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Epistemic relativism, scepticism, pluralism

Synthese 194 (12):4687-4703 (2017)

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  1. Epistemic Pluralism.Fabien Schang - 2017 - Logique Et Analyse 239 (60):337-353.
    The present paper wants to promote epistemic pluralism as an alternative view of non-classical logics. For this purpose, a bilateralist logic of acceptance and rejection is developed in order to make an important di erence between several concepts of epistemology, including information and justi cation. Moreover, the notion of disagreement corresponds to a set of epistemic oppositions between agents. The result is a non-standard theory of opposition for many-valued logics, rendering total and partial disagreement in terms of epistemic negation and (...)
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  • Pluralism About Knowledge.Robin McKenna - 2017 - In Annalisa Coliva & Nikolaj Jang Lee Linding Pedersen (eds.), Epistemic Pluralism. Palgrave Macmillan. pp. 171-198.
    In this paper I consider the prospects for pluralism about knowledge, that is, the view that there is a plurality of knowledge relations. After a brief overview of some views that entail a sort of pluralism about knowledge, I focus on a particular kind of knowledge pluralism I call standards pluralism. Put roughly, standards pluralism is the view that one never knows anything simpliciter. Rather, one knows by this-or-that epistemic standard. Because there is a plurality of epistemic standards, there is (...)
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  • The Problem of Post-Truth. Rethinking the Relationship Between Truth and Politics.Frieder Vogelmann - 2018 - Behemoth. A Journal on Civilisation 2 (11):18-97.
    ‘Post-truth’ is a failed concept, both epistemically and politically because its simplification of the relationship between truth and politics cripples our understanding and encourages authoritarianism. This makes the diagnosis of our ‘post-truth era’ as dangerous to democratic politics as relativism with its premature disregard for truth. In order to take the step beyond relativism and ‘post-truth’, we must conceptualise the relationship between truth and politics differently by starting from a ‘non-sovereign’ understanding of truth.
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  • What is Deep Disagreement?Chris Ranalli - forthcoming - Topoi.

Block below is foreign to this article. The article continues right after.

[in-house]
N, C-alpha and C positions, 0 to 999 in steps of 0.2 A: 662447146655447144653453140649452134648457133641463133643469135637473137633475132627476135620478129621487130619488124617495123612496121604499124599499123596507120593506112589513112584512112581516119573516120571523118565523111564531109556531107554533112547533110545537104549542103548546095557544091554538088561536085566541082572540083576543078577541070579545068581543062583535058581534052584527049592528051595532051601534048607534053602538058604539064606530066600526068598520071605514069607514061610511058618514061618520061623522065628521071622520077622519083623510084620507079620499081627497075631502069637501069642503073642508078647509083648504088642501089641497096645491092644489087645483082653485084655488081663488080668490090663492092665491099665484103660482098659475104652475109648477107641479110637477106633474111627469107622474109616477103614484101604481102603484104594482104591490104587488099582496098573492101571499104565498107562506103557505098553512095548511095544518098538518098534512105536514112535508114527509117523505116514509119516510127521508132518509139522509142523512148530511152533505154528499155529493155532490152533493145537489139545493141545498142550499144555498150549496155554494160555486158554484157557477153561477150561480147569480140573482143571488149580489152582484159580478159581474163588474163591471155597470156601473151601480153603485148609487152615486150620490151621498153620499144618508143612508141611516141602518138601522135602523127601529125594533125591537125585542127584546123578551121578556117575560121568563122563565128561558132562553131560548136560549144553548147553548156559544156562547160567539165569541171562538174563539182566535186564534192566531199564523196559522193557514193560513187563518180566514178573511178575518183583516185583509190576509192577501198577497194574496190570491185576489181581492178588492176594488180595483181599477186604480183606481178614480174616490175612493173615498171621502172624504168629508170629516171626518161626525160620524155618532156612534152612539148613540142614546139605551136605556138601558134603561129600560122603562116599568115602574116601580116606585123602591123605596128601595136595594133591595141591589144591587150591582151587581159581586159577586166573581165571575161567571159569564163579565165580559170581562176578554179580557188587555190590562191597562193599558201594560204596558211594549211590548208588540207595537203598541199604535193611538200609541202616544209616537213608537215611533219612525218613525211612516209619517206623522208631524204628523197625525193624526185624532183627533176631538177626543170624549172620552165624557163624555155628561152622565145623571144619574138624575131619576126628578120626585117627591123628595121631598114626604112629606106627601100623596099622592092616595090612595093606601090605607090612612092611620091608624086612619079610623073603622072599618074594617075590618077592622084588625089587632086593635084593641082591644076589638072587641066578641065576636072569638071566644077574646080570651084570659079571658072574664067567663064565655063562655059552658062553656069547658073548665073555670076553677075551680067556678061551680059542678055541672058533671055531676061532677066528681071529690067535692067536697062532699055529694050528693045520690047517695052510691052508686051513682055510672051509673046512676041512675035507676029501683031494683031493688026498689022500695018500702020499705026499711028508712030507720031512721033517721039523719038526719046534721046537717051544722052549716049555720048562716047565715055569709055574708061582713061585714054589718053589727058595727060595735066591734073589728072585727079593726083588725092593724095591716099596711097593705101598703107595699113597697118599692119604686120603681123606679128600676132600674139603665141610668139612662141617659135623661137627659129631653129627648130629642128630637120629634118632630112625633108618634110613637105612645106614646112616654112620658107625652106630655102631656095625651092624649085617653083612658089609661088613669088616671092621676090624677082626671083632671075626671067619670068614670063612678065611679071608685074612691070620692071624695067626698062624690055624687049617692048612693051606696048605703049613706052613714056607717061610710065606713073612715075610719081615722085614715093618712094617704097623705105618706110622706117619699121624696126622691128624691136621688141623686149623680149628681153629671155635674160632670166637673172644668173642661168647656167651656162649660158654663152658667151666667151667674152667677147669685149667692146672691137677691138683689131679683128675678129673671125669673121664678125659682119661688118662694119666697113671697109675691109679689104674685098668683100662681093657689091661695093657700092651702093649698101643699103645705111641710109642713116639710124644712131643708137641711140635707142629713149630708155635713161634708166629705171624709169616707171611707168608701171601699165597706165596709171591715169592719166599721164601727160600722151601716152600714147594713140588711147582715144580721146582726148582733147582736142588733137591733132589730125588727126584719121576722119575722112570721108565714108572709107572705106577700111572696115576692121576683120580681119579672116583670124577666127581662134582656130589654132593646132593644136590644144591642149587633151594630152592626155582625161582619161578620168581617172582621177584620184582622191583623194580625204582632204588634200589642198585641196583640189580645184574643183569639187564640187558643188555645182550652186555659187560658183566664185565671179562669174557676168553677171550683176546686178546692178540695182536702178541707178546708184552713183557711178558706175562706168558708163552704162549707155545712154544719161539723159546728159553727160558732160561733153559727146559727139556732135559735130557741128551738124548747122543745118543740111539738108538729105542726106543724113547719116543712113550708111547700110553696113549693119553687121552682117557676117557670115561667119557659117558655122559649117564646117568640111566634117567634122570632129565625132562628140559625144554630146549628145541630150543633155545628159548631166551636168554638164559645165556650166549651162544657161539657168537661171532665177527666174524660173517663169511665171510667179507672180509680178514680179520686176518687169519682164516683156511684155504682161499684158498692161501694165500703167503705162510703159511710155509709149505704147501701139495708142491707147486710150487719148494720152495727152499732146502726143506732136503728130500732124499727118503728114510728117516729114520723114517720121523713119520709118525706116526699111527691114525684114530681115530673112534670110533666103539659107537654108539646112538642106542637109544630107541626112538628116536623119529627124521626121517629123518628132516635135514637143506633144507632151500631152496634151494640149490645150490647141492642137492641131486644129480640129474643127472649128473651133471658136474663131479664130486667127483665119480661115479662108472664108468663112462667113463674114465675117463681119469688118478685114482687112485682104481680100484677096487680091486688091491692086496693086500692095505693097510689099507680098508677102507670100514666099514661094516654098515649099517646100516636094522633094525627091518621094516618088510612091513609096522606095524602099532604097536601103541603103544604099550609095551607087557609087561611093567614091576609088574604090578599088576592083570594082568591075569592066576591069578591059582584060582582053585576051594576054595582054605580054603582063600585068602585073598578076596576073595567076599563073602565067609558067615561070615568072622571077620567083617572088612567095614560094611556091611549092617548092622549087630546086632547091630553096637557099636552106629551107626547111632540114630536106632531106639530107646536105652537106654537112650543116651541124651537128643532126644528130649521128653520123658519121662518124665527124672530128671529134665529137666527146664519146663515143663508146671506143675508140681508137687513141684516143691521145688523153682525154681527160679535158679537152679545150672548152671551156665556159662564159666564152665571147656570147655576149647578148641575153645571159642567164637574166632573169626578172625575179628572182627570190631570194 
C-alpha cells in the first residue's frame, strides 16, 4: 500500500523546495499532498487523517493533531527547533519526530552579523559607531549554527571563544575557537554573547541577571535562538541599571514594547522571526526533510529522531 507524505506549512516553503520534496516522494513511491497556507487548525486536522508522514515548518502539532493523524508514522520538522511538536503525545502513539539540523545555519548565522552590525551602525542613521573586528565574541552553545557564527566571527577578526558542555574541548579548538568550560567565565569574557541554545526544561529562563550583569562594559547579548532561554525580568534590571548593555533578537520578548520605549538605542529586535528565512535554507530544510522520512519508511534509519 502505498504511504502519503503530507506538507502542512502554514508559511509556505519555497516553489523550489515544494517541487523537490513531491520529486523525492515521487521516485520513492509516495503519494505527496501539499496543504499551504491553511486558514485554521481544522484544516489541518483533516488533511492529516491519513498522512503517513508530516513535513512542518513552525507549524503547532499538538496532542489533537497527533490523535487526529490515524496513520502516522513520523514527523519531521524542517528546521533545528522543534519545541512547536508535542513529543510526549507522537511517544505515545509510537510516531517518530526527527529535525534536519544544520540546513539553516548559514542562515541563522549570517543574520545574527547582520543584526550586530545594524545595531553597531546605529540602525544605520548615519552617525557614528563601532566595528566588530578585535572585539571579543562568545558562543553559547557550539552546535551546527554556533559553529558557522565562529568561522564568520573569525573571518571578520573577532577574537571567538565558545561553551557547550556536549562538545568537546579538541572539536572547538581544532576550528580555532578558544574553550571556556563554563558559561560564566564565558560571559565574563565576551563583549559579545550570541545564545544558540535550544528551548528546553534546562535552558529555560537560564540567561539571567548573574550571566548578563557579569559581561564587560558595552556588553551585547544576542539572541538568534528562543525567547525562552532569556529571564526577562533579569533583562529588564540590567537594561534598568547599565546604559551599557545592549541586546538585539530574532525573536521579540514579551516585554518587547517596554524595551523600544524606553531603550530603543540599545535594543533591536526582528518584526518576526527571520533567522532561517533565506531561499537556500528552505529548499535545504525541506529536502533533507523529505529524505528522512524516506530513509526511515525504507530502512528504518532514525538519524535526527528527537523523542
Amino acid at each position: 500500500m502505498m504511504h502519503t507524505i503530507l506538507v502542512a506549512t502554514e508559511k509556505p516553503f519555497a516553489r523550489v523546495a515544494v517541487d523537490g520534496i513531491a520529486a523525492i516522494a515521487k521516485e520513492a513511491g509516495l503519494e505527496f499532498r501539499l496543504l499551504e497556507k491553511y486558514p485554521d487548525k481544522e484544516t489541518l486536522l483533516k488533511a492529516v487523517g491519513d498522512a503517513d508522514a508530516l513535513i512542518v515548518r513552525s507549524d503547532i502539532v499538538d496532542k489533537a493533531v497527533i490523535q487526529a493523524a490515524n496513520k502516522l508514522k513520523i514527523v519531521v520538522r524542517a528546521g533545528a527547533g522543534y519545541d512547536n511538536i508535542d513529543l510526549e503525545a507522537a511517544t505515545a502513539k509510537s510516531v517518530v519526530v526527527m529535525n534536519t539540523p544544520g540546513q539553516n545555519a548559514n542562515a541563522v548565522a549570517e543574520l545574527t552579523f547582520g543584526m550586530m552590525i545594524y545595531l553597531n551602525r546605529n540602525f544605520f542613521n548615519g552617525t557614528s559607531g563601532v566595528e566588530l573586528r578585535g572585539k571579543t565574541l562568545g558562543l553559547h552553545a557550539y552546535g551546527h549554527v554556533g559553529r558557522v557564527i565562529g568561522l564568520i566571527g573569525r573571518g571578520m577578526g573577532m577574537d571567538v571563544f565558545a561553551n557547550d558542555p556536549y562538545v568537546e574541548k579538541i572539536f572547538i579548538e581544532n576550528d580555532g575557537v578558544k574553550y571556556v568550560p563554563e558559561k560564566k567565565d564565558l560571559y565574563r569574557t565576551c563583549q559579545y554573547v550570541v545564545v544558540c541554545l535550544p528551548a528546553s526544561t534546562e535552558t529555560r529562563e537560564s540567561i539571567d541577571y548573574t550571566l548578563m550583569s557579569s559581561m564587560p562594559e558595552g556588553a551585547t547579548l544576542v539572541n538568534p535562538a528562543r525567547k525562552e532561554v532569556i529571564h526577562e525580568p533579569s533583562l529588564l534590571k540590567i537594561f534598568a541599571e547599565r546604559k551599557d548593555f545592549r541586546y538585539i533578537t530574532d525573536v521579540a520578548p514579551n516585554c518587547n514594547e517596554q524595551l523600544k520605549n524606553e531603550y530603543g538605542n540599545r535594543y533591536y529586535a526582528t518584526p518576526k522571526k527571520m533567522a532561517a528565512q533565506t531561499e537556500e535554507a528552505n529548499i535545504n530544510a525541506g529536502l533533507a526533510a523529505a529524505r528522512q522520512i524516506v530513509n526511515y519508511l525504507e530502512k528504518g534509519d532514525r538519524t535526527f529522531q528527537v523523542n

What is the nature of deep disagreement? In this paper, I consider two similar albeit seemingly rival answers to this question: the Wittgensteinian theory, according to which deep disagreements are disagreements over hinge propositions, and the fundamental epistemic principle theory, according to which deep disagreements are disagreements over fundamental epistemic principles. I assess these theories against a set of desiderata for a satisfactory theory of deep disagreement, and argue that while the fundamental epistemic principle theory does better than the Wittgensteinian (...)
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  • Disagreement, Certainties, Relativism.Martin Kusch - forthcoming - Topoi:1-9.
    This paper seeks to widen the dialogue between the “epistemology of peer disagreement” and the epistemology informed by Wittgenstein’s last notebooks, later edited as On Certainty. The paper defends the following theses: not all certainties are groundless; many of them are beliefs; and they do not have a common essence. An epistemic peer need not share all of my certainties. Which response to a disagreement over a certainty is called for, depends on the type of certainty in question. Sometimes a (...)
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  • Deep Disagreement and Hinge Epistemology.Chris Ranalli - forthcoming - Synthese:1-33.
    This paper explores the application of hinge epistemology to deep disagreement. Hinge epistemology holds that there is a class of commitments—hinge commitments—which play a fundamental role in the structure of belief and rational evaluation: they are the most basic general ‘presuppositions’ of our world views which make it possible for us to evaluate certain beliefs or doubts as rational. Deep disagreements seem to crucially involve disagreements over such fundamental commitments. In this paper, I consider pessimism about deep disagreement, the thesis (...)
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